Armand Carrel

From Wikipedia, the free encyclopedia
Armand Carrel
Three-quarter length painted portrait of a man
Portrait of Armand Carrel by Ary Scheffer at the Musée de la Vie romantique (The Museum of Romantic Life), Paris
Born(1800-07-25)25 July 1800
Died8 June 1836(1836-06-08) (aged 36)
Cause of deathDuel
Occupation(s)Journalist, Editor

Armand Carrel (8 May 1800 – 25 July 1836) was a French journalist and political writer.

Early life[edit]

Jean-Baptiste Nicolas Armand Carrel was born at Rouen. His father was a wealthy merchant, and he received a liberal education at the Lycée Pierre Corneille in Rouen,[1] afterwards attending the military school at St Cyr. He had a deep admiration for the great generals of Napoleon, and his uncompromising spirit and independent views marked him as a leader. Entering the army as sub-lieutenant, he took a secret but active part in the unsuccessful Belfort Conspiracy. At the outbreak of war with Spain in 1823, Carrel, whose sympathies were with the liberal cause, resigned, and succeeded in escaping to Barcelona. He enrolled in the foreign legion and fought gallantly against his former comrades. The legion was compelled to surrender near Figueres, and Carrel was taken prisoner by his former general, Damas. There was considerable difficulty about the terms of his capitulation, and one council of war condemned Carrel to death. The sentence was not carried out, and he was soon acquitted and freed.

Career in Journalism[edit]

His career as a soldier being finally over, Carrel decided to devote himself to literature. He went to Paris and began as secretary to Augustin Thierry, the historian. His services were found to be of great value, and he obtained admirable training as a writer, and lead himself to investigate interesting events of British history. His first work of importance (he had already written some historical abstracts) was the History of the Counter-Revolution in England, an exceedingly able political study of the events that culminated in the "Glorious Revolution".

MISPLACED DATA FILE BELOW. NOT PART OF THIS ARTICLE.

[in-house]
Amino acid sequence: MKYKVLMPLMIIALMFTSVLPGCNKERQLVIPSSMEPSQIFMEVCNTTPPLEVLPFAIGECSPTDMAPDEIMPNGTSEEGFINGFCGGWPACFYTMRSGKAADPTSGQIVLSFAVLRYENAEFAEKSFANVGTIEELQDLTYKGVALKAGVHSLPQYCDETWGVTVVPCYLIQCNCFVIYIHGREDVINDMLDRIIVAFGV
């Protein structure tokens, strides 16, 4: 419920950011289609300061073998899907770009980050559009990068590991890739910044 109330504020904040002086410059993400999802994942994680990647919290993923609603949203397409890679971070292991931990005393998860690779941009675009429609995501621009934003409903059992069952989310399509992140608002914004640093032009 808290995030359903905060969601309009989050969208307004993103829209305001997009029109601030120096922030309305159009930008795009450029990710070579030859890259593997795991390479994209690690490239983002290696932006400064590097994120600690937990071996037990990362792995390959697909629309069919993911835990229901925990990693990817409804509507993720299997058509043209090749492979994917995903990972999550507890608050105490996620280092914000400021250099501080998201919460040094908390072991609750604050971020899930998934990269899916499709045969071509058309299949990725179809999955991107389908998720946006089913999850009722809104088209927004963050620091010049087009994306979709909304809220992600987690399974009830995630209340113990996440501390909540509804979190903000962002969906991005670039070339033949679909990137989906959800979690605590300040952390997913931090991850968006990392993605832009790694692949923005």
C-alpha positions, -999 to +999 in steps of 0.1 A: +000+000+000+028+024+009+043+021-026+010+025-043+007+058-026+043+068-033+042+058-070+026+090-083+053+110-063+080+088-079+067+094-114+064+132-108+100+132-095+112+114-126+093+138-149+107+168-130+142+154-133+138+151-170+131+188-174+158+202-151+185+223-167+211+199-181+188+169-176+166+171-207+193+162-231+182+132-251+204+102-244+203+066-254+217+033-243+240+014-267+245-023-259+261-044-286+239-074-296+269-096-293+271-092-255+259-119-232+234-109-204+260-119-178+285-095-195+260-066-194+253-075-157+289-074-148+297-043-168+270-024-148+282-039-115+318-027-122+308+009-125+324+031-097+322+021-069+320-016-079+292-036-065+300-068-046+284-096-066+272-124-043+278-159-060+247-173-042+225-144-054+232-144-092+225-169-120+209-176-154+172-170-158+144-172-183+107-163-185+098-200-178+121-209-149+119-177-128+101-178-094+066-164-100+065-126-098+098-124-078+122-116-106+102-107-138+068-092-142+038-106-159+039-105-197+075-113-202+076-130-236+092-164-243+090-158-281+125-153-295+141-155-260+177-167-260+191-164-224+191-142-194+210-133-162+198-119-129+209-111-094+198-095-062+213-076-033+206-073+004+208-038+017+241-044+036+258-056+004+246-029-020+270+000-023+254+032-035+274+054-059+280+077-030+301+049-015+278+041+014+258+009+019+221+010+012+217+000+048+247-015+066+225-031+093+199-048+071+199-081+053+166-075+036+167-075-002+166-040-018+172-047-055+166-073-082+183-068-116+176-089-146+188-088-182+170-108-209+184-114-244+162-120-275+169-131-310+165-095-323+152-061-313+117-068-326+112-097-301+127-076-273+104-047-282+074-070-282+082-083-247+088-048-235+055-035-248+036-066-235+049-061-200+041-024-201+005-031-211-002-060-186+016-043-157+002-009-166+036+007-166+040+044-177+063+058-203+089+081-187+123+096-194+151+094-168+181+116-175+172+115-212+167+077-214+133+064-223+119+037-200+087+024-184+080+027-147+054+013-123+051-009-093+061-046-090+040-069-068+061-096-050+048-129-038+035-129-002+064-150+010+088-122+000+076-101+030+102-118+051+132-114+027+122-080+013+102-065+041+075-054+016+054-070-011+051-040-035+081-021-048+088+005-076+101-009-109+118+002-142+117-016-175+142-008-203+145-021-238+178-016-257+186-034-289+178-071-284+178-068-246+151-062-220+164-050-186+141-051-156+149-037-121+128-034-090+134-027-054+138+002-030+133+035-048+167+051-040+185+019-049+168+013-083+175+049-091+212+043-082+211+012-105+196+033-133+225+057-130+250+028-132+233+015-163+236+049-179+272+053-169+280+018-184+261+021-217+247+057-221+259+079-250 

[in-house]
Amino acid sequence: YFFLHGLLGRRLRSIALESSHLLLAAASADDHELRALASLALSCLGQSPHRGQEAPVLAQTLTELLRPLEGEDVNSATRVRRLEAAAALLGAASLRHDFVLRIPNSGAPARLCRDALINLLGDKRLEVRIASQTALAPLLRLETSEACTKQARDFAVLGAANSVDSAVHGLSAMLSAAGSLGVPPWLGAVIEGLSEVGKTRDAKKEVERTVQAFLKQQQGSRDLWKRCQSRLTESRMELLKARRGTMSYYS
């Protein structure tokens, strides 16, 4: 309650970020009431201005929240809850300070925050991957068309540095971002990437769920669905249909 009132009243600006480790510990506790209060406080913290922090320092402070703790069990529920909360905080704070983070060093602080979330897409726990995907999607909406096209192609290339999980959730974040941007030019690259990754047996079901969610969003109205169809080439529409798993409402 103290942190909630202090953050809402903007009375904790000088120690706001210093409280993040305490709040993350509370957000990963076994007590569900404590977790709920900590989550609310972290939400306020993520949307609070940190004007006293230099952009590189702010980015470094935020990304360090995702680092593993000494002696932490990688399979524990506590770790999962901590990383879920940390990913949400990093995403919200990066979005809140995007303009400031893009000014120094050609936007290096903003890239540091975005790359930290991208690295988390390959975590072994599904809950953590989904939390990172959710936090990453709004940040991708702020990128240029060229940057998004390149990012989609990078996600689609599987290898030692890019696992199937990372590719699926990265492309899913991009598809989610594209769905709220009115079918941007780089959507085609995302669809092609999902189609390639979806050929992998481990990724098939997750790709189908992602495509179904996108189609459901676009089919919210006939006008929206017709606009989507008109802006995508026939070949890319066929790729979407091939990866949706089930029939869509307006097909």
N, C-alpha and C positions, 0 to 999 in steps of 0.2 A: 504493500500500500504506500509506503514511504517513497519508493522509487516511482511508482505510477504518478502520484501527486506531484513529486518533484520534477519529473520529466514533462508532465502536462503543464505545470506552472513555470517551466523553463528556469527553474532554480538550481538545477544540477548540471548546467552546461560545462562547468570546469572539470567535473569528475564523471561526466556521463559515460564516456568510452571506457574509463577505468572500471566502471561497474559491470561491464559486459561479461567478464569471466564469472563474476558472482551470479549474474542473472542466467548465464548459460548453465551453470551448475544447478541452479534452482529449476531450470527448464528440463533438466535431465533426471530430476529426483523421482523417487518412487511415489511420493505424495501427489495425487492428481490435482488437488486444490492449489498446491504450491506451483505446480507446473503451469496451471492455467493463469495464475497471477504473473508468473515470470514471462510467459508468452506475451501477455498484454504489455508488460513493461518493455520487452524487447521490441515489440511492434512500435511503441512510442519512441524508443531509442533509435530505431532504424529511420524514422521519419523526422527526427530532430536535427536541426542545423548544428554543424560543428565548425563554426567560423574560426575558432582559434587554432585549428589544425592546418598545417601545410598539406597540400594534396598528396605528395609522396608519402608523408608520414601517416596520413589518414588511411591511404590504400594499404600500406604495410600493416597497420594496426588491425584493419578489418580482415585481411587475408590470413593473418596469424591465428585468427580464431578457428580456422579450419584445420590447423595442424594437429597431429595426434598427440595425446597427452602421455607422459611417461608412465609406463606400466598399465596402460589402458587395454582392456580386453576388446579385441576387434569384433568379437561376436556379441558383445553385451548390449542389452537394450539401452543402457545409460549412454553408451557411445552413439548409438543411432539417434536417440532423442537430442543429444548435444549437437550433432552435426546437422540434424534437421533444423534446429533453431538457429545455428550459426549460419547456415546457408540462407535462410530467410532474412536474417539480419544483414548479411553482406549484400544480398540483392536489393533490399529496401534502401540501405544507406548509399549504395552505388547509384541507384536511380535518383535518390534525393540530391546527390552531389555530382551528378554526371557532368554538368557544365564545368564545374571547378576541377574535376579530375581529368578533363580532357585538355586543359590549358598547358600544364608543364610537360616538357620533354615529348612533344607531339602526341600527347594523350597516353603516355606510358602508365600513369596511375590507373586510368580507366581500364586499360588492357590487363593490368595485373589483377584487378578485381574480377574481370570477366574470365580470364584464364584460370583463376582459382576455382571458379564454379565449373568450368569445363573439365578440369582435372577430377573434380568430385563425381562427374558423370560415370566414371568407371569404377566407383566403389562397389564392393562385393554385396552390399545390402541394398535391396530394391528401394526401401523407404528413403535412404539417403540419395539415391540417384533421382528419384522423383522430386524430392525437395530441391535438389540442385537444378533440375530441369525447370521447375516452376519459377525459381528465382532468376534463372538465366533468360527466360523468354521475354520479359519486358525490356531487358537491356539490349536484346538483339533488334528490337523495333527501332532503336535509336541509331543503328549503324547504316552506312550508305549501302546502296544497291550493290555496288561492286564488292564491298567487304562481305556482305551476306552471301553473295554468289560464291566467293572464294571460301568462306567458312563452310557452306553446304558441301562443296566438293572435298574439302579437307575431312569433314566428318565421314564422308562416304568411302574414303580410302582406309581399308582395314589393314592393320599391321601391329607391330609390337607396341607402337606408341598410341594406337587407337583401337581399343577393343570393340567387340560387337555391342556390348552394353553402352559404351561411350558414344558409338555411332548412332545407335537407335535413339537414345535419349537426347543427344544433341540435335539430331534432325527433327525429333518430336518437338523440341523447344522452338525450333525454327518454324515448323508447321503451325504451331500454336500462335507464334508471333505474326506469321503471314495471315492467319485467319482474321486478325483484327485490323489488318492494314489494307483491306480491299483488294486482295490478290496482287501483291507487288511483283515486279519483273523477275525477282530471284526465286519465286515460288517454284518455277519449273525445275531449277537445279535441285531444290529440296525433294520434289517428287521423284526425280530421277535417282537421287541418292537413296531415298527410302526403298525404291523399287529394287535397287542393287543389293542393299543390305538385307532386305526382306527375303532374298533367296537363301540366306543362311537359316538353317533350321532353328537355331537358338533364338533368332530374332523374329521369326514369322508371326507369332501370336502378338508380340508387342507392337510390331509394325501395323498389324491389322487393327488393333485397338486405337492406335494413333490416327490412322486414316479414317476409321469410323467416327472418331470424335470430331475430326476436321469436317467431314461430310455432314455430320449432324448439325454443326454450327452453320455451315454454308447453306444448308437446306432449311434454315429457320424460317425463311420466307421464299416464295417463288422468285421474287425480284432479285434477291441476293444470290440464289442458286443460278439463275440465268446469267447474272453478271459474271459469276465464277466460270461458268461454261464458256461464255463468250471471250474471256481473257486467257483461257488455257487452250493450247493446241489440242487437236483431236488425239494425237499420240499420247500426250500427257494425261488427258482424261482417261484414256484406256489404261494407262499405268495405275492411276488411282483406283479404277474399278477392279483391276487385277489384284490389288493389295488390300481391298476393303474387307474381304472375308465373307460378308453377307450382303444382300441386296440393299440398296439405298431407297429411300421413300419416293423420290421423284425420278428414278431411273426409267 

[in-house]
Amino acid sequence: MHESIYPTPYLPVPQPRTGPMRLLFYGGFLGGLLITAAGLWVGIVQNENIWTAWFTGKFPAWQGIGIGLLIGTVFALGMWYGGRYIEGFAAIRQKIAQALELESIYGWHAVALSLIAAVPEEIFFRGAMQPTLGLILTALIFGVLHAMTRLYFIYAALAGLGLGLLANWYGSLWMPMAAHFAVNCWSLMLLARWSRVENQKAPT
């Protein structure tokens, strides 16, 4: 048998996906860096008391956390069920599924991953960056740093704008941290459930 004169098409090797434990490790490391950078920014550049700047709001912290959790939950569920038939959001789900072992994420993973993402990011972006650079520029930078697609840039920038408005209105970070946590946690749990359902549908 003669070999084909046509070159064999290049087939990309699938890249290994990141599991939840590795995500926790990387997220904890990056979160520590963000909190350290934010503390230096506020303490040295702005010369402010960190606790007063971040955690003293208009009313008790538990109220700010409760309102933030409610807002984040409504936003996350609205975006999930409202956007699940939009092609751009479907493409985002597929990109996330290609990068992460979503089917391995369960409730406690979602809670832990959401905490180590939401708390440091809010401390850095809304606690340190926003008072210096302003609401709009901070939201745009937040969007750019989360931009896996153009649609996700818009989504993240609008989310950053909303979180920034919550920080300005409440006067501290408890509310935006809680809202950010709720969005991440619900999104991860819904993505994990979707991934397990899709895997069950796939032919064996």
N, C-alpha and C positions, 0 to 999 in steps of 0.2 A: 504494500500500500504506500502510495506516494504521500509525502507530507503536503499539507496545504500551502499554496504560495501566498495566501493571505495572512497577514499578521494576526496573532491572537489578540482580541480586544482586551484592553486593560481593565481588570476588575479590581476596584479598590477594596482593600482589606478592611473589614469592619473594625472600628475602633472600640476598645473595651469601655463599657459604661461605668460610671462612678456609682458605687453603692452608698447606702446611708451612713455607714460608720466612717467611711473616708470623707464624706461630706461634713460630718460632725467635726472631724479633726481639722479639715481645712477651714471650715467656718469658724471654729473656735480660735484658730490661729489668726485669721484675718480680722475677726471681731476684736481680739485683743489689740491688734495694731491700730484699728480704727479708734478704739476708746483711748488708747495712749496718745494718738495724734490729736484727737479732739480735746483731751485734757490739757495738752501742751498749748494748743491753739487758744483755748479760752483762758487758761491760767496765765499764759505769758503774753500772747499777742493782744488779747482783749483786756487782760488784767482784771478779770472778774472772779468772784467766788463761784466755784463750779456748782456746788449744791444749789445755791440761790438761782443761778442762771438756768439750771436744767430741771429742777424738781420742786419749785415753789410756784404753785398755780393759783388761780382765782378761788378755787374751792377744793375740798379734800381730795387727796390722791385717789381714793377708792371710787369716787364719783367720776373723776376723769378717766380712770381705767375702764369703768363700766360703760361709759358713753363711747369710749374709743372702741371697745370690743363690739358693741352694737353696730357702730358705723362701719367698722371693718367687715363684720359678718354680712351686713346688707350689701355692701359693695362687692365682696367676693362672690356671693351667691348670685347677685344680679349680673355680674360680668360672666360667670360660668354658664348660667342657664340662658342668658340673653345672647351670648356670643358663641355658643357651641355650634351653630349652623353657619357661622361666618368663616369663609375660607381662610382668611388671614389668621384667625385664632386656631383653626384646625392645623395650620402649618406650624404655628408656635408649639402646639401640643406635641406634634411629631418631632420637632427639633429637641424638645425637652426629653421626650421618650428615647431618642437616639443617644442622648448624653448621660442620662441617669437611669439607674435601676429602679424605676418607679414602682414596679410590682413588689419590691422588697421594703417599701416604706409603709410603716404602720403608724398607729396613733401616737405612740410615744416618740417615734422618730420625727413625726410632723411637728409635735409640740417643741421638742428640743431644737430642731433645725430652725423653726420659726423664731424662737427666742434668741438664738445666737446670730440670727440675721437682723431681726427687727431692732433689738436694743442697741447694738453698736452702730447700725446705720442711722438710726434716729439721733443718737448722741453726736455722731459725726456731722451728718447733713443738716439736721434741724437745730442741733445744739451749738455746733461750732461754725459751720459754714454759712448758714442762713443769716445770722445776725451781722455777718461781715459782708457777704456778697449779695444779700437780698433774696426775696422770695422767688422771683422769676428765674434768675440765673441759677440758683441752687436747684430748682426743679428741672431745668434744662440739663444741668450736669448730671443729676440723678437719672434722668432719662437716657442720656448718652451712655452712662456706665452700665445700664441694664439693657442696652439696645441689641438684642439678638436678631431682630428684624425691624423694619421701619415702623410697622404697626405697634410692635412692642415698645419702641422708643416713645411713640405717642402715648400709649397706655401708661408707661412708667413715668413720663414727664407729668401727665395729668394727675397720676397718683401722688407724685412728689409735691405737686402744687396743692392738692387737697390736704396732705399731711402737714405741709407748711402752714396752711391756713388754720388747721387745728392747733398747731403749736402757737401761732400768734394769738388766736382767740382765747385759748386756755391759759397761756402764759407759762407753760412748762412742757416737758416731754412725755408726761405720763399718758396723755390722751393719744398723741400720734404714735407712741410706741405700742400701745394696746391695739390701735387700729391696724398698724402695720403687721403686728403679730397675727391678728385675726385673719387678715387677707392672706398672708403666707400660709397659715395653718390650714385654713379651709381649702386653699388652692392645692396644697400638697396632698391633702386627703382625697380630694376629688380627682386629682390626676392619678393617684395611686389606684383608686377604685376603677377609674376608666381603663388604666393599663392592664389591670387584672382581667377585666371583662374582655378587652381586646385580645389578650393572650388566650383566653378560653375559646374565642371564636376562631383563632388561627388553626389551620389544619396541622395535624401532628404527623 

He gradually became known as a journalist for various periodicals; but it was not until he formed his connection with Le National, a daily founded in 1830, that he became a power in France. At first, Le National was a collaborative effort by Adolphe Thiers, François Mignet, Auguste Sautelet, and Carrel; but after the July Revolution of 1830, Thiers and Mignet assumed office, and the entire management of the publication was left in Carrel's hands. Under his direction the journal became the foremost political organ in Paris. His judgment was unusually clear, his principles solid and well founded, his sincerity and honesty beyond question; and to these qualities, he united an admirable style, lucid, precise and well-balanced.

As the defender of democracy, Carrel faced serious dangers. Once, he was sent to Sainte-Pélagie Prison, and he appeared several times before the Tribunal of Paris to answer for his journal. In July 1835, he was one of a number of newspaper editors and writers arrested in the aftermath of Giuseppe Marco Fieschi's attempted assassination of King Louis Philippe I.[2]


Carrel had previously fought two duels with editors of rival papers. The third dispute, which led to his duel with Émile de Girardin was minor, and might have been amicably settled had it not been for Carrel's own obstinacy. The meeting took place on the morning of 22 July 1836 in the Paris suburb of Saint-Mandé. De Girardin was wounded in the thigh, Carrel in the groin. The wound immediately appeared to be dangerous, and Carrel was carried to the house of a friend where he died two days later, at age 36.


Carrel's works were published in five volumes with biographical notes by Émile Littré, (Paris, 1858).

In the 19th arrondissement of Paris, the Place Armand-Carrel (in French) and the Rue Armand-Carrel (in French) are named after him. The former was named in an 1879 decree.


  1. ^ Lycée Pierre Corneille de Rouen - History
  2. ^ "The Paris papers of Monday, received by express, still devote their columns almost exclusively to the". The Times. No. 15860. London. August 5, 1835. p. 5.


External links[edit]